20th Apr 2020 in Business
In recent years, the popularity of LinkedIn has grown exponentially. What once started as a digital CV website has now grown into one of the most popular professional networking platforms in the world.
With over 562 million users from over 200 countries and growing at a rate of two new users per second, the social network for businesses represents a significant opportunity for small businesses to make connections, engage in conversations, and grow their business through increased conversions.
Niamh Taylor is an award-winning Digital Marketing Consultant, and founder of digital marketing agency, Digital Twenty Four. Having developed and delivered a range of digital transformation programmes for a wide range of businesses, including local councils, Niamh is highly experienced and well-versed in the use of LinkedIn for business growth.
Here are Niamh’s key takeaways:
1. Custom Privacy and Functionality Settings
When it comes to using their LinkedIn profile Niamh said a lot of people just work off the settings that are automatically assigned by the platform.
She added: “There are small adjustments and tweaks that you can make to improve your LinkedIn experience. Most of these can be found in the settings of your LinkedIn page, so go in there and see what you can change to make your LinkedIn experience more relevant and beneficial to you.”
Niamh’s key points around privacy and functionality were:
LinkedIn assigns a unique identification number to each user profile. However, you can edit this to include your name in your profile URL, which is important for search engine optimisation.
You can edit which sections of your profile are visible to the public (all LinkedIn users), or just to your own connections. Turn off sections that are not relevant to you, for example languages if you only speak one, and recommendations if you have not received any from fellow LinkedIn users.
Within your account settings you can choose to turn off the automatic play of videos in your newsfeed. This is purely a personal preference but can improve your experience of using LinkedIn if you find automatic play to be annoying or distracting.
Settings also allow you to disable features such as posting/notifying users when you make changes to your profile. If you are reviewing and editing your profile, you may want to disable this feature, so all your contacts are not notified about each individual change you make.
2. Optimising Your Profile
In order to optimise your profile Niamh pointed out some straightforward steps you can take to make sure your profile is as complete and professional looking as possible.
“Some of these steps may seem like a minor detail, but they can make all the difference when someone is debating reaching out and doing business with you” said Niamh.
Her key points around optimising your profile are:
You may not need or want to do this, but you can update your name to include more than just your name. For example, you can include a very short description of what you specialise in, or any accreditations you have with industry bodies. For example, Niamh’s name on LinkedIn includes Digital Marketing Consultant, FCIM (Fellow of the Chartered Institute of Marketing).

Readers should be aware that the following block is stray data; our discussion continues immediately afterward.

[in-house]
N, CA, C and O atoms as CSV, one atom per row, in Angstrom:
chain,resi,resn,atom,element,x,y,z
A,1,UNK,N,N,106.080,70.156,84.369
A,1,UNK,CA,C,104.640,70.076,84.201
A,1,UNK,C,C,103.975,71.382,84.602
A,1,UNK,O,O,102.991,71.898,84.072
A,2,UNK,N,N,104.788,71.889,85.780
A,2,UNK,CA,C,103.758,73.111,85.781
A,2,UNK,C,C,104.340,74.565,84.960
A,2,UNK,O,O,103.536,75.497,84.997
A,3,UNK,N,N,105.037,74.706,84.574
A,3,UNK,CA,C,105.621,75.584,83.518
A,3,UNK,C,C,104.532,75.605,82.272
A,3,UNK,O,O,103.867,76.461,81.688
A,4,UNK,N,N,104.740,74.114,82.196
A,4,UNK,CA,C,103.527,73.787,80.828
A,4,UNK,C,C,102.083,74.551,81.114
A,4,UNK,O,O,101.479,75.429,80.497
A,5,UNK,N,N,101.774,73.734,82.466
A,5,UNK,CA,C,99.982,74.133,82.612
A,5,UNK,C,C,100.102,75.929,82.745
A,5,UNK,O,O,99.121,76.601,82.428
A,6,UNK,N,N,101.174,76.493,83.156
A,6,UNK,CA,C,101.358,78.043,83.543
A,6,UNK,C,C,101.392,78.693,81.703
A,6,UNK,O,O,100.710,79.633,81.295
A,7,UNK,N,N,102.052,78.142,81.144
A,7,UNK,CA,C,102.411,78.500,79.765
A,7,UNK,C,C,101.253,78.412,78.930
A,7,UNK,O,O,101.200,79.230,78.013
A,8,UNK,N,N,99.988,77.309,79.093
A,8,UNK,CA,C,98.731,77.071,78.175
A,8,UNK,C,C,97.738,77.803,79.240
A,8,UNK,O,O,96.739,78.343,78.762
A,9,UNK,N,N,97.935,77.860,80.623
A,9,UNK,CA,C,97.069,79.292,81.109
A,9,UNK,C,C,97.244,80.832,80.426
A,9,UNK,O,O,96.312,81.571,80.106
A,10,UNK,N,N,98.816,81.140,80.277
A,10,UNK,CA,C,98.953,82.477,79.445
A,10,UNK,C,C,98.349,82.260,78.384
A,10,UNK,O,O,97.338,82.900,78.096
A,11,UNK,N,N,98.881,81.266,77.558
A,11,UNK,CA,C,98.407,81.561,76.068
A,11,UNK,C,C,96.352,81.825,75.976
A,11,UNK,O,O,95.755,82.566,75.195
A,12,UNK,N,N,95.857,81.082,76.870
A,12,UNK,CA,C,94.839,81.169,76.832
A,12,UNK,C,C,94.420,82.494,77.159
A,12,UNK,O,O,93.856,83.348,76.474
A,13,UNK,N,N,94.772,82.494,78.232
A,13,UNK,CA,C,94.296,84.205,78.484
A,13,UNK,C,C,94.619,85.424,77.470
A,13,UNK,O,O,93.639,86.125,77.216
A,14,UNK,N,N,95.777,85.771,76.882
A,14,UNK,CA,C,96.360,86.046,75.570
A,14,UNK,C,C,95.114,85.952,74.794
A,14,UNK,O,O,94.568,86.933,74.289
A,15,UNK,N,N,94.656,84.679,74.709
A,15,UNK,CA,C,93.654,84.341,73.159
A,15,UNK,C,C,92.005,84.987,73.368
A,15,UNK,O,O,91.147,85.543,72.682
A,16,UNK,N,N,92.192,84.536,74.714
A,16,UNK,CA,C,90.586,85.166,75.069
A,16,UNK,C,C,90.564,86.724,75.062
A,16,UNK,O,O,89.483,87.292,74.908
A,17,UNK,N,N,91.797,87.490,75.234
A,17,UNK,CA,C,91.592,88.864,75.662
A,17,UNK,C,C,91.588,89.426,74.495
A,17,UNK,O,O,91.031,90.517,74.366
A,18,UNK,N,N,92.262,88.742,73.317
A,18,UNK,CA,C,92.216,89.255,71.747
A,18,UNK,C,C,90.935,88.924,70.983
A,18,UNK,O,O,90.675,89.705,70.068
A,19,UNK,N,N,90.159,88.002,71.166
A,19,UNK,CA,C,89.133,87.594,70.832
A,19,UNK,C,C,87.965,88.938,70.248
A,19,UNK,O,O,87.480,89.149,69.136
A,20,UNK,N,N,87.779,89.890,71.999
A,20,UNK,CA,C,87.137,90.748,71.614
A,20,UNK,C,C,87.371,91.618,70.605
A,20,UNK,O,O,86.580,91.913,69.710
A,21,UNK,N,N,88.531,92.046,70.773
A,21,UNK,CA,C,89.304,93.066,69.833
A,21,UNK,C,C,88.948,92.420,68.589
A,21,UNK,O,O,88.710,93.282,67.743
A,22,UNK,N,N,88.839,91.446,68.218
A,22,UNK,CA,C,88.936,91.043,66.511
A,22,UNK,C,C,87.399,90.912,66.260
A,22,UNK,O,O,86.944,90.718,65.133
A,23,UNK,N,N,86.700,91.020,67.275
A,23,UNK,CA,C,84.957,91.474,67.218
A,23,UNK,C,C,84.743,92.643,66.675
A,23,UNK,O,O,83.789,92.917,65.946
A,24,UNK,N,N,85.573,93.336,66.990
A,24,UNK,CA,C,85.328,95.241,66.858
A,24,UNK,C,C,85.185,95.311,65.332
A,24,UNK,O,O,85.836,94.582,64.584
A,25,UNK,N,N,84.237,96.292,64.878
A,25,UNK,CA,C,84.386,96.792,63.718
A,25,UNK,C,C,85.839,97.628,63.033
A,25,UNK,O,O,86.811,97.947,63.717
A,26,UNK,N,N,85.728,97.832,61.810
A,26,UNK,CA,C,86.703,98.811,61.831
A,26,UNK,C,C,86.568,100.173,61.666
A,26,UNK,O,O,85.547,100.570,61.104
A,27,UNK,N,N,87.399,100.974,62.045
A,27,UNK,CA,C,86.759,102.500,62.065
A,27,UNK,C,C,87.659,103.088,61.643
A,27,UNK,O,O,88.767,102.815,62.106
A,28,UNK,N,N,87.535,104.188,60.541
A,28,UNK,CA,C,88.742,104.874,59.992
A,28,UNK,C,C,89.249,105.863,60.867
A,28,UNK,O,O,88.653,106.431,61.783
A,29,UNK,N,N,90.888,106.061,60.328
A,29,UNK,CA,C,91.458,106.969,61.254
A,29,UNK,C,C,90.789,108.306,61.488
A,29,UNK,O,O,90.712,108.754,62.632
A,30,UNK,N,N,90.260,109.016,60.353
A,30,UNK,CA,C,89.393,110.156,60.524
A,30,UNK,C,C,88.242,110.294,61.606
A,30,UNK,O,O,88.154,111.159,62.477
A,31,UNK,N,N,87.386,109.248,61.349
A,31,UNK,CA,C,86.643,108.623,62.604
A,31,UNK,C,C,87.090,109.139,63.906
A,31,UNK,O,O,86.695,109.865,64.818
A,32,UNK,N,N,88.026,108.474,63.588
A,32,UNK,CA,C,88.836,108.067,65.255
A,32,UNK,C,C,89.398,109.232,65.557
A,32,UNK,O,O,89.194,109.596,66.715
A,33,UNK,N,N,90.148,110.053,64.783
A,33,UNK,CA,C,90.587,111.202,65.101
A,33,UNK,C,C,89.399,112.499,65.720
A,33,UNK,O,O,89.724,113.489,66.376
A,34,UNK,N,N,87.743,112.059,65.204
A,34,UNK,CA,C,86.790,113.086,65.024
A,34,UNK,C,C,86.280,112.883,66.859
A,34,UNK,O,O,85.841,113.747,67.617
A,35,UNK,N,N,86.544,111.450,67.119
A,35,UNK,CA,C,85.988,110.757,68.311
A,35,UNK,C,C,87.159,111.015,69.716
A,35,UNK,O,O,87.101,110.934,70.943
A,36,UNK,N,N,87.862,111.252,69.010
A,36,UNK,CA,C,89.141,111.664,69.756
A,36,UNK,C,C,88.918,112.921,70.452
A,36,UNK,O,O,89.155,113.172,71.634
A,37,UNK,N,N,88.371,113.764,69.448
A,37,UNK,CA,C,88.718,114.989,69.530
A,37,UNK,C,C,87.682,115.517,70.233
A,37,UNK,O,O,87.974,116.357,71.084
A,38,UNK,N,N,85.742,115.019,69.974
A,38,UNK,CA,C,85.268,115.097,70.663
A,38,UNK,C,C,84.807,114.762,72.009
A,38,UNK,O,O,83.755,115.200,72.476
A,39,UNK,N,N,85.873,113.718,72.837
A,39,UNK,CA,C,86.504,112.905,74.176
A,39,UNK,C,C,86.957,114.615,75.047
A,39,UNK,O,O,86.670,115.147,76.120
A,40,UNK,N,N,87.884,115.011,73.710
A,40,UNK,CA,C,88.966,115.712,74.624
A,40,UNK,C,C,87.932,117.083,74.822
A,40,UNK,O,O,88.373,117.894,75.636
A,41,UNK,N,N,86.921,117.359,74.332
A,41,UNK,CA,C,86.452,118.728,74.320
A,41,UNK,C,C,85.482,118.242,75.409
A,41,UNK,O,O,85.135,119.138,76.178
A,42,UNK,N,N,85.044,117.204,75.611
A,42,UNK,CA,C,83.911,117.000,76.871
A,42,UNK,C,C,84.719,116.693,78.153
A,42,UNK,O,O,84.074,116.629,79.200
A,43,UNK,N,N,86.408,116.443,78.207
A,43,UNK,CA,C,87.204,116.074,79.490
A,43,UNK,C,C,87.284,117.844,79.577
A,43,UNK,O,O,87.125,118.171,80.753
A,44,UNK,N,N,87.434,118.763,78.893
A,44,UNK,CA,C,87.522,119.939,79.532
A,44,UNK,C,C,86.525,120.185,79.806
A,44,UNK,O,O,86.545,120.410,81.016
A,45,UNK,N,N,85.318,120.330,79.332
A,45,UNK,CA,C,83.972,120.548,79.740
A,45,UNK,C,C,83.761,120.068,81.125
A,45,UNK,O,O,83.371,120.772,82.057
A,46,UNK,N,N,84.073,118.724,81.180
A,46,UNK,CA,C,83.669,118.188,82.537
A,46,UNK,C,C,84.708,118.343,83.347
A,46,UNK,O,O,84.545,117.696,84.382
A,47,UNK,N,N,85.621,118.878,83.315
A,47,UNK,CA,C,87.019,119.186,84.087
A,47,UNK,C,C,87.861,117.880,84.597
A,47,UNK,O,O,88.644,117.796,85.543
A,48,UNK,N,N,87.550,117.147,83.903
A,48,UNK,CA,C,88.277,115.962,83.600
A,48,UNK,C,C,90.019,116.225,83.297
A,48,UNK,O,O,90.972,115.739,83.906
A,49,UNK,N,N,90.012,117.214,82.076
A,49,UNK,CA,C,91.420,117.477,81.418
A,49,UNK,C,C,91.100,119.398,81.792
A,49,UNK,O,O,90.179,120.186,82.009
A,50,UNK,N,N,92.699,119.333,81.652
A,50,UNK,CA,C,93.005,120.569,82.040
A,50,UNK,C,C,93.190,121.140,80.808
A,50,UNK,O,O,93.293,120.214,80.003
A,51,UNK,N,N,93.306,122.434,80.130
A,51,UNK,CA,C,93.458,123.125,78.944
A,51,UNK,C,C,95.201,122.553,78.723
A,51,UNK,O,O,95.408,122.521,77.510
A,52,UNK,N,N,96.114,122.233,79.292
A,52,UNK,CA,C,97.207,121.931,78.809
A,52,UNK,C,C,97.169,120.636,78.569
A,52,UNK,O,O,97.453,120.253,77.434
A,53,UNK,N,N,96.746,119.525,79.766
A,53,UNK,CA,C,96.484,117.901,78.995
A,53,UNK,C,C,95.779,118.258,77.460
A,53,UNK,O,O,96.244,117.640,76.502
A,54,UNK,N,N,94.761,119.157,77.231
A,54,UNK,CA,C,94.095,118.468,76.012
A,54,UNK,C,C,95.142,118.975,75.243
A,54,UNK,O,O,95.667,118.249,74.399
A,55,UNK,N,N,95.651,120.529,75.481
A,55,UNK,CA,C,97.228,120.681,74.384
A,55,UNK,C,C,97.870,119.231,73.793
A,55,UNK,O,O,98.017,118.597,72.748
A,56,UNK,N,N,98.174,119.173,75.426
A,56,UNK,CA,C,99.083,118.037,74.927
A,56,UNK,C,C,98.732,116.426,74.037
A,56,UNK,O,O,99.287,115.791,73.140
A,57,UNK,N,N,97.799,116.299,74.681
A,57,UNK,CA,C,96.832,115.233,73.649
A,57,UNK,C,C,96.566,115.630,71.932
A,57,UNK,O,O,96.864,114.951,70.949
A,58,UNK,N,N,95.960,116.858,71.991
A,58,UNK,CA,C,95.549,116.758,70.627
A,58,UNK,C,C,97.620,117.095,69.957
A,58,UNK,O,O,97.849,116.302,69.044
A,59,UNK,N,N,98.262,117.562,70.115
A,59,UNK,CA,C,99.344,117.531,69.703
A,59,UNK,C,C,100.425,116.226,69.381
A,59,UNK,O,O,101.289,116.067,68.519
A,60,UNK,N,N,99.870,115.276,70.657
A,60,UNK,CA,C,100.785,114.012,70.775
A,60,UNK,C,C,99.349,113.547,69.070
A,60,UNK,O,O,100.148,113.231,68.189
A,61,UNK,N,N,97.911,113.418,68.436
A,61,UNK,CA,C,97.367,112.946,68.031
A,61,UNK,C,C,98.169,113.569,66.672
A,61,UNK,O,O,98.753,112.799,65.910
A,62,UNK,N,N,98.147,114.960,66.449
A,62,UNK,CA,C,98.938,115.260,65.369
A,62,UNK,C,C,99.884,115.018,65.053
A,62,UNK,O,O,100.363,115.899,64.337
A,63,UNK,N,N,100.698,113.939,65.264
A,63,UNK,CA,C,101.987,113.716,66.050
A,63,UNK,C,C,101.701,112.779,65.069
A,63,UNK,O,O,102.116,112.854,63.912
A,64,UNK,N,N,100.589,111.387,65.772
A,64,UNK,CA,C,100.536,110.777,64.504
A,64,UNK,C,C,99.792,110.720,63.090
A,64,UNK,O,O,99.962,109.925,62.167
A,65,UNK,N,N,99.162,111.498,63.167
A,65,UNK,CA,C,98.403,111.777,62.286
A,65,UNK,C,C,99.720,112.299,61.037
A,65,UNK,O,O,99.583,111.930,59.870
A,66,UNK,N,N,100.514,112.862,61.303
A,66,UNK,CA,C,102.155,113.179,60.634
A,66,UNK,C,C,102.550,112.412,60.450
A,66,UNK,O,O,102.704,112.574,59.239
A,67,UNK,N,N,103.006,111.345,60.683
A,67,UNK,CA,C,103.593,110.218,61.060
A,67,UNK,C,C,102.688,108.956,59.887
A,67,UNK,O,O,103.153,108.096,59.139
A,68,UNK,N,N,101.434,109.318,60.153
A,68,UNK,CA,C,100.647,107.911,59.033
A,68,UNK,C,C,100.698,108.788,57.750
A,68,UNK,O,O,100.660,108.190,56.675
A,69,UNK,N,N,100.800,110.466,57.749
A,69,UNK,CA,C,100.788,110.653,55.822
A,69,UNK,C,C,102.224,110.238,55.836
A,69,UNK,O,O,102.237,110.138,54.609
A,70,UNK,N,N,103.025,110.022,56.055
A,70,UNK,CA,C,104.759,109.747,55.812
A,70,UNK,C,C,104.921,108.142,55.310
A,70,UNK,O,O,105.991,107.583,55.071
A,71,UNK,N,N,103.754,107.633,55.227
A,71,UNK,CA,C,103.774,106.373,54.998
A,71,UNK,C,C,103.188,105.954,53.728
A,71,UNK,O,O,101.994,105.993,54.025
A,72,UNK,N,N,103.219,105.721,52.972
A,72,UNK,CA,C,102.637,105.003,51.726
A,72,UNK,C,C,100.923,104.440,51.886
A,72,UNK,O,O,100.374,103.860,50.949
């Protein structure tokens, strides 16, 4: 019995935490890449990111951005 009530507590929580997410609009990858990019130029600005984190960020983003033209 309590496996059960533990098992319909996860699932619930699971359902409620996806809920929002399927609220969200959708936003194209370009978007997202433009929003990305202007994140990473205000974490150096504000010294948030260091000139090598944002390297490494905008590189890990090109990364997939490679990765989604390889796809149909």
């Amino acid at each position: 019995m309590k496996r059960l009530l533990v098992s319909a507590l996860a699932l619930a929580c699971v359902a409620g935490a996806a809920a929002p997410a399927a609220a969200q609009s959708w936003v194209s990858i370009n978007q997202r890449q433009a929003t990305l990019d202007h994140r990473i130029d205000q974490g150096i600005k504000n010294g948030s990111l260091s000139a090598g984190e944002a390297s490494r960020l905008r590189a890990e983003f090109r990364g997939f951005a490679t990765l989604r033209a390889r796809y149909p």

Update your headline to something that is useful for others to know about you or your business.
Make sure all relevant sections of your profile are completed and consider turning off or hiding sections that are not relevant.
Use a professional head shot or image for your profile photo. Profiles with a good quality picture, as opposed to a logo or something that is difficult to make out, get more engagement. If you have lots of employees on LinkedIn, consider getting head shots for all the team or using the same background for the photos. This will increase brand awareness and present a professional image for the business.
Update the education section to include any training courses that you complete.
Reach out to your connections to ask for recommendations on the platform.
When building your network and sending out connection requests, include a personal message where you can.
Feature any professional bodies that you are a member of and add in some interests in the relevant section – including interests is a quick way for others to get to know more about you.
Niamh added: “LinkedIn carried out research to identify the key attributes employers look for on the platform. To really make your profile stand out, refer to these or find ways to illustrate that you have these skills – adaptability, positivity, resilience, proactivity and confidence.”
3. Contagious Content
Whether you are sharing a post, writing an article, or engaging in a conversation on LinkedIn, Niamh said users should aim to provide advice on a common problem, be amusing, inspirational or provide interesting information.
“The aim with LinkedIn is to engage and be engaging. Good quality imagery is a must, as well as catchy titles to draw attention” she added.
Niamh also pointed out that generally, the best times to post content are between 7am and 9am, 12pm and 2pm or after 4pm, all on weekdays. The platform gets less traffic at the weekend.
An important note to the audience from Niamh was that company pages have not taken off yet on LinkedIn, with the platform announcing regular changes to try and increase the use and visibility on these pages. Where you do have a company page, encourage all employees to share any content you put on it to increase engagement.
Check out Niamh’s full Lunchtime Learning on the Cathedral Quarter website: https://www.
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